By Ganley’s own admission, Tigas weren’t cheap. He was unwilling to compromise build quality or finish. “After mangling my feet in somebody else’s car, I was determined that no-one would suffer the same fate in one of my cars,” he explains.
Without wishing to appear ungracious, Pink Panther — the nickname stems from its Le Mans livery of 1988 — proudly carries its war wounds; every chip, ding and dent has a story to tell. But that’s just frippery. At its core lies an aluminium honeycomb monocoque that never flinched. When American Hynes spun in front of the leaders at Brands Hatch in 1988, he collected a Sauber (twice). Debris was strewn all over the track and the safety car was mobilised. As the field trickled round, Baker’s men hauled their guilty charge back to its pit And set to work. They rebuilt its entire front end and sent it back out after losing an hour. Later it suffered a collapsed wing, and then needed a new radiator in the closing minutes. To cap it all, as Bartlett crossed the finish line, it shed a wheel. The official results showed that it was unclassified. But that wasn’t the point: Baker and his Tiga were made of stem stuff.
This is a comforting thought given that Silverstone is cloaked by leaden skies and puddles are splashed all over the pit straight. With the up-and-over door clicked shut, heat percolates through from the warmed-up DFZ (an engine regularly used in the BRDC sportscar series of the early 1990s). I scan the gauges and rock the gear lever around its gate. Dead ahead is a Stack tacho sensibly red-lined at 9000. On the left is a bank of switches and a ‘square’ of four dials: gearbox temp, water temp, battery, oil temp and pressure. Running cold is going to be the problem today.
The driver is sluggish, too. Promises of lots of torque are washed away by a fierce clutch and a tall bottom gear. This is not the first racing car I have stalled — nor will it be the last — but this particular display reaches L-plate proportions until, finally, revs and slippage shake hands on a deal. Just.
Once on the move, however, matters take a turn for the better: this Tiga is a pussy cat The clutch suddenly feels spot-on and the Hewland FT200 five-speeder can be whipped around its H. With soft cams fitted, the 3.5-litre V8 chimes in at about 5000rpm, giving me lots of usable revs to play with in the low-grip conditions.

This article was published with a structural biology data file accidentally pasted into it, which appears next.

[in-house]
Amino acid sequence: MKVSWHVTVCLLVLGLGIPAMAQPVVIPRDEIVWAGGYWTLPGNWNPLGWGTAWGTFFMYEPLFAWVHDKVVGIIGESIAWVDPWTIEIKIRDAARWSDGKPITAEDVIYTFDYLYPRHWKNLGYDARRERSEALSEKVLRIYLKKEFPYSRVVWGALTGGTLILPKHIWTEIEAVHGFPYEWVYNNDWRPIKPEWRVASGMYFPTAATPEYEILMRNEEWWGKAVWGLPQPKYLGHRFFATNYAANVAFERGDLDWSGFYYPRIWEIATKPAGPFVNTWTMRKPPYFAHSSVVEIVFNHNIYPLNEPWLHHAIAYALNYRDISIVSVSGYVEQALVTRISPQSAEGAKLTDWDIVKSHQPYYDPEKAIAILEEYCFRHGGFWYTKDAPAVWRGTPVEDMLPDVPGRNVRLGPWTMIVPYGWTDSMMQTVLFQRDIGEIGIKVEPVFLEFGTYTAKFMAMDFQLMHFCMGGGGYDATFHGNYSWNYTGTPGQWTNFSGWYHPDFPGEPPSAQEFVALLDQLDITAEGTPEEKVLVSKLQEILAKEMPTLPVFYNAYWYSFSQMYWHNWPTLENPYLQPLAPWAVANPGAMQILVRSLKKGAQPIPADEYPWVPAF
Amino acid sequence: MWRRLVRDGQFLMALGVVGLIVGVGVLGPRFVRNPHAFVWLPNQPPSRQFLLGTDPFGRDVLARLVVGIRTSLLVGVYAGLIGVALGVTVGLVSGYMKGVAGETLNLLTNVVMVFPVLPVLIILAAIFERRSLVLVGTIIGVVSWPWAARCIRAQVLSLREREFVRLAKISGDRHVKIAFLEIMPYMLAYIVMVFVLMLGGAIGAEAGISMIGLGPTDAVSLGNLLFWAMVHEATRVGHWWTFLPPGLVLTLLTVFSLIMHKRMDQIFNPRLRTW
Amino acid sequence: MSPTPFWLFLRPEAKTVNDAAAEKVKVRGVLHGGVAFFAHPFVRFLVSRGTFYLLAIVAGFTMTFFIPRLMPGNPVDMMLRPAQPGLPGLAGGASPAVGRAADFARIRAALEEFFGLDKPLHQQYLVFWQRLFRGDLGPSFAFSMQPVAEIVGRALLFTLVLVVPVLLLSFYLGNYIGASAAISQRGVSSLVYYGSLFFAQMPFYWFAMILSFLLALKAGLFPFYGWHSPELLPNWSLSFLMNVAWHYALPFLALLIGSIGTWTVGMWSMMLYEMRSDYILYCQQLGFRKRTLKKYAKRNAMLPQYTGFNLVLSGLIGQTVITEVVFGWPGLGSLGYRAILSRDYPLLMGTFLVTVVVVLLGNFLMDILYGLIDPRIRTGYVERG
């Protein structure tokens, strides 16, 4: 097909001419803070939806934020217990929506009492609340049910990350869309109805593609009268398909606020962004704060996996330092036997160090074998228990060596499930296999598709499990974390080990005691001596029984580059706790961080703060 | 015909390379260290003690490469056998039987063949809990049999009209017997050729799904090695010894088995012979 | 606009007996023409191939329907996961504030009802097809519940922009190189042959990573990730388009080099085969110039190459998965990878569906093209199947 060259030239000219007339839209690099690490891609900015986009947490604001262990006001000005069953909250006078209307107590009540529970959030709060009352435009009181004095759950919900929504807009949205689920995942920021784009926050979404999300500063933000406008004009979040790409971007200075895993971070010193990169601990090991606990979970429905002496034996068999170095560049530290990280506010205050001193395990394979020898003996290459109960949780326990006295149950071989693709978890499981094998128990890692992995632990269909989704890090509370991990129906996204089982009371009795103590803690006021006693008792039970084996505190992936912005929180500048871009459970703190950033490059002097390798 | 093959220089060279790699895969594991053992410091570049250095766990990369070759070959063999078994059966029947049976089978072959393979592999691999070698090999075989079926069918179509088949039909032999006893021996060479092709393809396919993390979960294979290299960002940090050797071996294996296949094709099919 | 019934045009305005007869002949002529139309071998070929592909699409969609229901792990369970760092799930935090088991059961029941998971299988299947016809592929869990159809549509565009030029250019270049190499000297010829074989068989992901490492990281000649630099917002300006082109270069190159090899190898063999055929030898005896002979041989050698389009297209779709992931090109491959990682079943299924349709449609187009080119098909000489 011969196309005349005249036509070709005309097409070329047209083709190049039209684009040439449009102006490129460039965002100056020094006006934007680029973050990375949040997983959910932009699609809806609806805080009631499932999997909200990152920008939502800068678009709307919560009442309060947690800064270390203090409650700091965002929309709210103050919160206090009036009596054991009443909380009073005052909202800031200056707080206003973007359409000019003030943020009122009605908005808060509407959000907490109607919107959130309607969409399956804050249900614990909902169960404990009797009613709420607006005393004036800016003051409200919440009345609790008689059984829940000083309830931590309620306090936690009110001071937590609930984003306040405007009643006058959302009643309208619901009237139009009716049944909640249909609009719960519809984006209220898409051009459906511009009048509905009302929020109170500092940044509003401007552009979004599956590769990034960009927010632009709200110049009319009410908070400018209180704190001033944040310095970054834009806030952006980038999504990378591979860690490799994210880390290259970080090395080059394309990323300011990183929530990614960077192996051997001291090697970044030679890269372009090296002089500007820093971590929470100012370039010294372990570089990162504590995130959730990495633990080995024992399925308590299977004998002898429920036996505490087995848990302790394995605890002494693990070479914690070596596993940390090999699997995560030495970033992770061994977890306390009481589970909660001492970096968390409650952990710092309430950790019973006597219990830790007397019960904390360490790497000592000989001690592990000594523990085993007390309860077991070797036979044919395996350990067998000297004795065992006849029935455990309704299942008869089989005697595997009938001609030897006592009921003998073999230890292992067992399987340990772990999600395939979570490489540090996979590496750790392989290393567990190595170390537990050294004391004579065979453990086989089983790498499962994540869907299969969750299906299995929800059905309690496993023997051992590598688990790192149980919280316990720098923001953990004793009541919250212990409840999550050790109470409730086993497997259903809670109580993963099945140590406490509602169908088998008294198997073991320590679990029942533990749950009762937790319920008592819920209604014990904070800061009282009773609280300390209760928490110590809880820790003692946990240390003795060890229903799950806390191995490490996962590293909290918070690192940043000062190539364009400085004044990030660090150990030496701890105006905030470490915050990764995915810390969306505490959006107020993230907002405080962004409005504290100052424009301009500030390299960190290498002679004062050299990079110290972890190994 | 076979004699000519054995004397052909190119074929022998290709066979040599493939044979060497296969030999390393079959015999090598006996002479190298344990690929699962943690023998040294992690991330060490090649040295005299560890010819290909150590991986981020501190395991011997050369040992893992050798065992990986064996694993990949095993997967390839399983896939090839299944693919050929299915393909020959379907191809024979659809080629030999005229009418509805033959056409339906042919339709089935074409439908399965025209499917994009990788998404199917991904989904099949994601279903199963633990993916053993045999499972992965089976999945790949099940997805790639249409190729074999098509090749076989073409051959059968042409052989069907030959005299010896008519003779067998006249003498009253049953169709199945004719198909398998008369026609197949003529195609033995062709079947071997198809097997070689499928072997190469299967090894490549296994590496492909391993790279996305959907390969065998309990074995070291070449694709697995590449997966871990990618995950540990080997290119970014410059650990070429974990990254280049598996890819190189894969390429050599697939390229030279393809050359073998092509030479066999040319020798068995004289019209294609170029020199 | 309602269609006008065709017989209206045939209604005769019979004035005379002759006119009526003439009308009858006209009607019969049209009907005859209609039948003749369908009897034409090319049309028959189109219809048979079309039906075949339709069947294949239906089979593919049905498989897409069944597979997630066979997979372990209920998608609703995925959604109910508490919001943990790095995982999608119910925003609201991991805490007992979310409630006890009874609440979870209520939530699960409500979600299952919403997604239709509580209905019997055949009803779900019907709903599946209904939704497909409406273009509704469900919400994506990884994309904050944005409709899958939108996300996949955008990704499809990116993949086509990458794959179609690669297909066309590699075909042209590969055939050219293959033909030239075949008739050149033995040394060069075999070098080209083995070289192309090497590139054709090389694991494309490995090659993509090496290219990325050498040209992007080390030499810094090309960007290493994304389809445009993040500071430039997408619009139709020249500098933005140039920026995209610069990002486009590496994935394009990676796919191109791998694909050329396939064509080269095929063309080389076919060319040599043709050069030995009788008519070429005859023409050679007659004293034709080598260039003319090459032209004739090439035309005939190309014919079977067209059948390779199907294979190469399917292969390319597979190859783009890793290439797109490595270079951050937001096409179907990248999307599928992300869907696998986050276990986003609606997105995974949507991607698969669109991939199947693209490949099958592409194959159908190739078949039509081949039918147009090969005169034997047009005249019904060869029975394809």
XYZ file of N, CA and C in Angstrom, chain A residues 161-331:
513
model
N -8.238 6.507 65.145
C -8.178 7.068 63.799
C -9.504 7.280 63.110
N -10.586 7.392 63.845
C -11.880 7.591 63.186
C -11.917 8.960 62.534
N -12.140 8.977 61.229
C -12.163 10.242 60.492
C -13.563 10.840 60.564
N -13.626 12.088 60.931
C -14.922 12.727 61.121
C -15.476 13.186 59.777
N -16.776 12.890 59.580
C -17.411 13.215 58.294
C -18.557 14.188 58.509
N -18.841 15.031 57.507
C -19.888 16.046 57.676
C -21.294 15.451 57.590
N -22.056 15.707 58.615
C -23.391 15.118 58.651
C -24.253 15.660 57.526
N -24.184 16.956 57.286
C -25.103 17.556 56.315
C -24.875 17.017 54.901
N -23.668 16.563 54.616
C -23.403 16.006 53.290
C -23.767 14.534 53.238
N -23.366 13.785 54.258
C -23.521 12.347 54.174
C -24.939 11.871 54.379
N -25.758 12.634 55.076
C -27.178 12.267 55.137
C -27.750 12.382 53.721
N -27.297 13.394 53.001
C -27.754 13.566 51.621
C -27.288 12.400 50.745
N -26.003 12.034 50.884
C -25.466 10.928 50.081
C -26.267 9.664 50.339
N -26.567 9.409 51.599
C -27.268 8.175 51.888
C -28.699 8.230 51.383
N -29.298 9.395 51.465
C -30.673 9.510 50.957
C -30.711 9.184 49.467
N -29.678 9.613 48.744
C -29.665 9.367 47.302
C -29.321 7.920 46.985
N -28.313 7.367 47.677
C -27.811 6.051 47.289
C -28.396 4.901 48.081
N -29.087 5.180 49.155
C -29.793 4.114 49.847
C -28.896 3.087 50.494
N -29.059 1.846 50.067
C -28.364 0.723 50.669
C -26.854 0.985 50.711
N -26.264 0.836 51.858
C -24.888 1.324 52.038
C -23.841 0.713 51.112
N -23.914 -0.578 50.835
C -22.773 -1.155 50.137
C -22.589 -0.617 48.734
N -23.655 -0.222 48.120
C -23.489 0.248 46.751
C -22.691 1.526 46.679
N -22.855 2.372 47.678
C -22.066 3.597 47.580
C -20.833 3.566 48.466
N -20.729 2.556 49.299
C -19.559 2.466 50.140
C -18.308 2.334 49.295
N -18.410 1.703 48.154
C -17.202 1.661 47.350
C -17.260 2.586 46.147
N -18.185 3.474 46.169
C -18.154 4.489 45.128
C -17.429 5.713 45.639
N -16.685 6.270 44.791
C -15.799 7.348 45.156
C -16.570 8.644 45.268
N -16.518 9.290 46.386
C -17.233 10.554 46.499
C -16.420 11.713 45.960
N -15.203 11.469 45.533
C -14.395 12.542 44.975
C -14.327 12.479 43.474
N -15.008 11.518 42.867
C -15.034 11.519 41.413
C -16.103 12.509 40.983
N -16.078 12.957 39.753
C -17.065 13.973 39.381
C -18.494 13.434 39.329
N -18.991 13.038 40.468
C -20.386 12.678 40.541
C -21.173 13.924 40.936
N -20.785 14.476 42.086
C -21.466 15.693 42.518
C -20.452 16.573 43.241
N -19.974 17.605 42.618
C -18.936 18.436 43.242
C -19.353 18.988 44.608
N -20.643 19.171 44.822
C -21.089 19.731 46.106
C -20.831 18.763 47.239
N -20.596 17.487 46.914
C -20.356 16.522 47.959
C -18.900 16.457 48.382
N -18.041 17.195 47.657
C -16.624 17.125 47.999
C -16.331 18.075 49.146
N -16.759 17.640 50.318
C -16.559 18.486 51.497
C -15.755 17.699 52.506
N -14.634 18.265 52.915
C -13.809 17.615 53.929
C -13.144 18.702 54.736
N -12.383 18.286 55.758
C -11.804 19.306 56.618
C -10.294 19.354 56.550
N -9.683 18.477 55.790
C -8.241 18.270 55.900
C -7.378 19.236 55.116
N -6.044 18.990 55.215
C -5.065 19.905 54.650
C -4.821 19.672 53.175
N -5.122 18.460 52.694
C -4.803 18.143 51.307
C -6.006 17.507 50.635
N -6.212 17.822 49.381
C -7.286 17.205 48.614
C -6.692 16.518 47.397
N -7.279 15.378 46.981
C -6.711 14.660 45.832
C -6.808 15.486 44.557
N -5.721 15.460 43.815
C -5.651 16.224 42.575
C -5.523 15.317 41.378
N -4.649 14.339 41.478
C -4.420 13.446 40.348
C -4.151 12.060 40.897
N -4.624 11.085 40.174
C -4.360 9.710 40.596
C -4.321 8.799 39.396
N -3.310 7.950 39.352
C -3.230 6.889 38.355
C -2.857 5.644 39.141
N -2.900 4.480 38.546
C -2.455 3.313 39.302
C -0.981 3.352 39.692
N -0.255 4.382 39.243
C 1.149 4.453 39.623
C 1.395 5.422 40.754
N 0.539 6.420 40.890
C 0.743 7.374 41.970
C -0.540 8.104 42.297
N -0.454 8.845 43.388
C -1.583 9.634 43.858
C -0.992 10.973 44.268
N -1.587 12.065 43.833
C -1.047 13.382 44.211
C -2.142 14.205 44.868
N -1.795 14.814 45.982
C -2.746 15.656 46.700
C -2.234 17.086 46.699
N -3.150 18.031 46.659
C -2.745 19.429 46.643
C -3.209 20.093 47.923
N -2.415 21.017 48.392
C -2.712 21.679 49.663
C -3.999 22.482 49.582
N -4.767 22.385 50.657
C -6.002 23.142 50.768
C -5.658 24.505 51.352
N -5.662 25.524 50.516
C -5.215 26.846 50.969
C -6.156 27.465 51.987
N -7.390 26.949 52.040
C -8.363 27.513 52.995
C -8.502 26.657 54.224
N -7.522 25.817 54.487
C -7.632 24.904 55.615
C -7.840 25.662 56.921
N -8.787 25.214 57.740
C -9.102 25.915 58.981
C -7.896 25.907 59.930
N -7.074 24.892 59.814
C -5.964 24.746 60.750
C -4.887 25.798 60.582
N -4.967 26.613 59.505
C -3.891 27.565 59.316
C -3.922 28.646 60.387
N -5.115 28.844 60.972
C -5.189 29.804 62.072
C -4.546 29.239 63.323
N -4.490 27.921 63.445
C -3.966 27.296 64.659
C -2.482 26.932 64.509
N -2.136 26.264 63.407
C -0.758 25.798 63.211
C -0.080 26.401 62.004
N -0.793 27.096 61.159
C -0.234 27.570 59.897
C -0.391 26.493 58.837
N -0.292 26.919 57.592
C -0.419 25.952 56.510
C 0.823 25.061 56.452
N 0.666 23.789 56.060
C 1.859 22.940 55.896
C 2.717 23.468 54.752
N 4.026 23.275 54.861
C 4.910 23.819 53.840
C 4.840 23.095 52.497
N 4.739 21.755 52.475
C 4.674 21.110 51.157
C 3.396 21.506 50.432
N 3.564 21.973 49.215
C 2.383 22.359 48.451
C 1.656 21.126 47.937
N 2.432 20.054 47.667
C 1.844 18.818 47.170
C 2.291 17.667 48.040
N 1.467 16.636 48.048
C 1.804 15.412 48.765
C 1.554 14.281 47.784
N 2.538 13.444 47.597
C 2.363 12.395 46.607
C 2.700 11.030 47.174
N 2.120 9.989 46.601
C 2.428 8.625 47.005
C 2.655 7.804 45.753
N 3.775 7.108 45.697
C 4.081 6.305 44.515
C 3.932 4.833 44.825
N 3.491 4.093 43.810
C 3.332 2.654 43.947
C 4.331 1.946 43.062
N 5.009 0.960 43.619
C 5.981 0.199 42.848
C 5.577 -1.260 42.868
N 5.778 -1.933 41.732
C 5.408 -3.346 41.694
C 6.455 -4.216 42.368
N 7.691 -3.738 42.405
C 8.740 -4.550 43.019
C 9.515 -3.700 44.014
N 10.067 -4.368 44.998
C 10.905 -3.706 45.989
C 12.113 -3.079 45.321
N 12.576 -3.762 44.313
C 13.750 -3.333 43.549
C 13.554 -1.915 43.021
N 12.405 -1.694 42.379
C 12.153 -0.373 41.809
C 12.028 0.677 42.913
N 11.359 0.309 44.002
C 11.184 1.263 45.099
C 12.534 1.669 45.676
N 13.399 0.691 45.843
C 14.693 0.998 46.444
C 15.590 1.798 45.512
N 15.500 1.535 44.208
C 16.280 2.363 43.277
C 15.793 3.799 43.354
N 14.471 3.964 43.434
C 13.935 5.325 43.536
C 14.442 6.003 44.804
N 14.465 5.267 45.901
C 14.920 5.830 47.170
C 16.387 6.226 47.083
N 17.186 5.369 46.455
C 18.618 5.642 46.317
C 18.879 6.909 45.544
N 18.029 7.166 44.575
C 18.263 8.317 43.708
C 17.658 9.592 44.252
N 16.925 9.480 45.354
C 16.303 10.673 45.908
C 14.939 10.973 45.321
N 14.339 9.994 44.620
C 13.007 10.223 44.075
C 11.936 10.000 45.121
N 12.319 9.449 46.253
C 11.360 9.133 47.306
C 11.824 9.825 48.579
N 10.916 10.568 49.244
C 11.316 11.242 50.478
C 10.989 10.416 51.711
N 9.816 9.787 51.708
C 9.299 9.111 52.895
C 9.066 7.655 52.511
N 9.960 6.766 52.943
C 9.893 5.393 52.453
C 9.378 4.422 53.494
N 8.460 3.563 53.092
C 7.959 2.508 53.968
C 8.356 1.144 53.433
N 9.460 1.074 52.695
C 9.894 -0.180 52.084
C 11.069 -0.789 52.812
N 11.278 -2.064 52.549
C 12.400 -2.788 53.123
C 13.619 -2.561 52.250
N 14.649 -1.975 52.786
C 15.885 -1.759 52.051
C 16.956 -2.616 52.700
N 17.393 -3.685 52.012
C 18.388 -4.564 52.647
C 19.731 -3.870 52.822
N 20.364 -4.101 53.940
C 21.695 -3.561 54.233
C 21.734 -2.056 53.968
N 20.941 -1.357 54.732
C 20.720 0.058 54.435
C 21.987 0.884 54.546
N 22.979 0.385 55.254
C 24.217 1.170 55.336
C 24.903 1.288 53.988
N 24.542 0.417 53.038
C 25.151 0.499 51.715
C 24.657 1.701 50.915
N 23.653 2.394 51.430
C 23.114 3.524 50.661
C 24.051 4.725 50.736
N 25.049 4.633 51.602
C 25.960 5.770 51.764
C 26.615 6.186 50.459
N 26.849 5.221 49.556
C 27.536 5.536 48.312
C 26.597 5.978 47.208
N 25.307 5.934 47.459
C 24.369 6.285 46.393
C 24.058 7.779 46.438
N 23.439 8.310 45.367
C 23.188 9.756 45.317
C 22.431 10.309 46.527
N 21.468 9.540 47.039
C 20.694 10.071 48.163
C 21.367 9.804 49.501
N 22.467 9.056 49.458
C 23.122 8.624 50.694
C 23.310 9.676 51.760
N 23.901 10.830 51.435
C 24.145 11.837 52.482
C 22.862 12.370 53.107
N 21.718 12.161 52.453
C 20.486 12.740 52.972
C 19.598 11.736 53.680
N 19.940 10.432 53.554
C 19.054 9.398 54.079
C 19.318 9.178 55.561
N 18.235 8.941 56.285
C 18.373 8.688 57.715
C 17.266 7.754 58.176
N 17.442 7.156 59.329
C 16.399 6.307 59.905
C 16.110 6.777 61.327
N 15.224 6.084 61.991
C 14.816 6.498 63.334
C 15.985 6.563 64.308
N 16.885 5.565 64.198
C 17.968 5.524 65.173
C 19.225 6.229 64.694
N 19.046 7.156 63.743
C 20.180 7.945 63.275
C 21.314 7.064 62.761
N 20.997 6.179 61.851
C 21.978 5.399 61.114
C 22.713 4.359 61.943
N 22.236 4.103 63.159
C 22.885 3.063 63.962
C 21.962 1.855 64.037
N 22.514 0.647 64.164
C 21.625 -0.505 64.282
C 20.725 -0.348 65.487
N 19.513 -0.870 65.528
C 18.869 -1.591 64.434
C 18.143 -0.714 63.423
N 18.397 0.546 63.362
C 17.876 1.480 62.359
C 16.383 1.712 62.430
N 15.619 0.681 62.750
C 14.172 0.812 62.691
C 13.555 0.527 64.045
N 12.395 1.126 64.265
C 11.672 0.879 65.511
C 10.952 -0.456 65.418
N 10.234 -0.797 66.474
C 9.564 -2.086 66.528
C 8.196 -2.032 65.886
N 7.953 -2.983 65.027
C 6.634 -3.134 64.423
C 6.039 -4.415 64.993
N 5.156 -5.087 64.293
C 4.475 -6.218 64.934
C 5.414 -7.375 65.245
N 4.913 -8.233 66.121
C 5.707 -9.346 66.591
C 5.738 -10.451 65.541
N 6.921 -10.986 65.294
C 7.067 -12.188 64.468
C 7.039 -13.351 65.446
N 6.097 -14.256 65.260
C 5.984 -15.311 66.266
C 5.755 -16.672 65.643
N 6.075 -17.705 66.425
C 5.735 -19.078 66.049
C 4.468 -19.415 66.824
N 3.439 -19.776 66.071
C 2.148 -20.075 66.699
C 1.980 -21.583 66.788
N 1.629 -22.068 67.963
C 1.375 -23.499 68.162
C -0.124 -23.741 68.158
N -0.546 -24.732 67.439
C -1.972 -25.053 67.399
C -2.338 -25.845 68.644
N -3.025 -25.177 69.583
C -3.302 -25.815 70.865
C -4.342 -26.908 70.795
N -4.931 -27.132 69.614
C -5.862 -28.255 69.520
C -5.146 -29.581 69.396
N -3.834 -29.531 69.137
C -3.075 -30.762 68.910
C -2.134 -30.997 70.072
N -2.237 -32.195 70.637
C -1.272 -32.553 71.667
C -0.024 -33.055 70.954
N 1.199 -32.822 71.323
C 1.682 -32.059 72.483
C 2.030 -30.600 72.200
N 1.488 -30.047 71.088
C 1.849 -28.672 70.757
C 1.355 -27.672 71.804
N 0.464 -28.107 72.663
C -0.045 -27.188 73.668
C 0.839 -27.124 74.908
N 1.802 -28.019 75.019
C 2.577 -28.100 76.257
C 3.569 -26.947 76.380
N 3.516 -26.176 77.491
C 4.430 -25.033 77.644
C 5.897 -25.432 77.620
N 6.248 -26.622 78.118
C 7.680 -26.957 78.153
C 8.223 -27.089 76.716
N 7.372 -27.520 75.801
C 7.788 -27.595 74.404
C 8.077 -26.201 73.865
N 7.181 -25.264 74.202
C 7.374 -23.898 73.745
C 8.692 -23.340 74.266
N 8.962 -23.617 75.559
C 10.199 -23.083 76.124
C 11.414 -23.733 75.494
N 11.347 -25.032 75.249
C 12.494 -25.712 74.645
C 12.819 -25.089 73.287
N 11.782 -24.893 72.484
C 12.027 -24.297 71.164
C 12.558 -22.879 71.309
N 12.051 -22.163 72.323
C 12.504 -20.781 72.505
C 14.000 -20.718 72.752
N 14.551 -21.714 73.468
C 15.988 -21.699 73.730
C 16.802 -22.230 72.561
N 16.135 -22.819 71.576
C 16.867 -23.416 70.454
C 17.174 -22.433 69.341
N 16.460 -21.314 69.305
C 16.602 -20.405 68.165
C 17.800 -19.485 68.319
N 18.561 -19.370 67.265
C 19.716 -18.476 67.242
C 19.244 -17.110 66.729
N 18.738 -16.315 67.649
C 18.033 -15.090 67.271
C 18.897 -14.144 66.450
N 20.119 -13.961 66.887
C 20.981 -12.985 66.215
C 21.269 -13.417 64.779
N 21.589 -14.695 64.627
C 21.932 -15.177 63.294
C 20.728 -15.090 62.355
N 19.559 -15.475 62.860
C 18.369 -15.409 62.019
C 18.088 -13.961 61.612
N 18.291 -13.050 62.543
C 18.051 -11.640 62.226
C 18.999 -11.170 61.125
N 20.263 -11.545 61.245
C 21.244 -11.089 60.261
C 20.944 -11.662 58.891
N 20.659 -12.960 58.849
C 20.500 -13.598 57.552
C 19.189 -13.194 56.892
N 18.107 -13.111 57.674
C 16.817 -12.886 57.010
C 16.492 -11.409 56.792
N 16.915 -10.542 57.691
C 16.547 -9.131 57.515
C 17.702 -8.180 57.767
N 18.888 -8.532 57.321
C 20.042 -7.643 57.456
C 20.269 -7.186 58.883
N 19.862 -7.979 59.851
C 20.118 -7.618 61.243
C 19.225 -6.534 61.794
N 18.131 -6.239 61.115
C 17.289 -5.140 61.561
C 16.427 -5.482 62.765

Actually, it’s not that slippery now. Out of the shade of the pits and grandstands, that familiar airfield breeze is drying the circuit Wets are perhaps not quite the ticket now and, as my confidence grows, the chassis starts to feel understeery.
At which point I get my regular reality check. A Porsche GT3 thunders past my left lug’ole. Ho hum, off we go. I have no intention of attempting to harry a man who clearly knows what he is doing in a car that’s been pounding round most of the morning, but at least I should be able to close the gap given my 520bhp engine of Fl lineage…
The left kink onto the International layout’s
back straight is flat This duly accomplished, I await the sudden rush back up to the Porsche’s bewinged rump. It never comes. Which surprises me — even though I am holding to 8500rpm. Mr GT3 is braver on the brakes, too, and I’m forced to leave him to it. Racing cars have come a long way in the past 17 years; the Tiga is also geared long for the GP tack.
Testosterone back in check, I salve my ego with a few second-gear hairpin tweakies. It’s all hugely enjoyable, light to control and trustworthy. And through the quicker stuff even I can feel the reassuring tug of those ground-effect venturis.
“It had to be like that,” says Ganley. “My customers were amateur drivers. If we had designed a works car, it would’ve been faster but harder to drive.”
This dilemma was not something faced by Spice (initially) or Ecosse (ever). Instead they concentrated on one or two cars and were able to push the R&D envelope that bit harder. In the face of such single-minded rivals, Tiga had to make do with solitary C2 wins in 1987, ’88 and ’89.
It met with more success in the USA. Two IMSA Lights victories in 1985 were followed by four in ’86. After a fallow ’87 came the big year: the Essex Racing car of Thomas Hessert and Dave Loring prevailed at Daytona, Sebring, West Palm Beach and Columbus, and took the title.
Ganley, though, had already left: “When we started the firm I told Tim [Schenken] that I would do it for 10 years and no more. When it came to it, I was persuaded to do an extra year . But after that I was done in. We were building Sports 2000, Thundersports, Formula Atlantics… we were overstretched and it was affecting my health.”
Ganley sold up, Tiga left High Wycombe — and lasted two more years. The new owners had big plans — but instead discovered how hard Ganley had been working to keep it afloat. It didn’t help that C2 was junked after 1989, and that Roy Baker et al were now deemed a waste of paddock space. The biggest loser, however, was sportscar racing, which has yet to recover fully from this fallacy.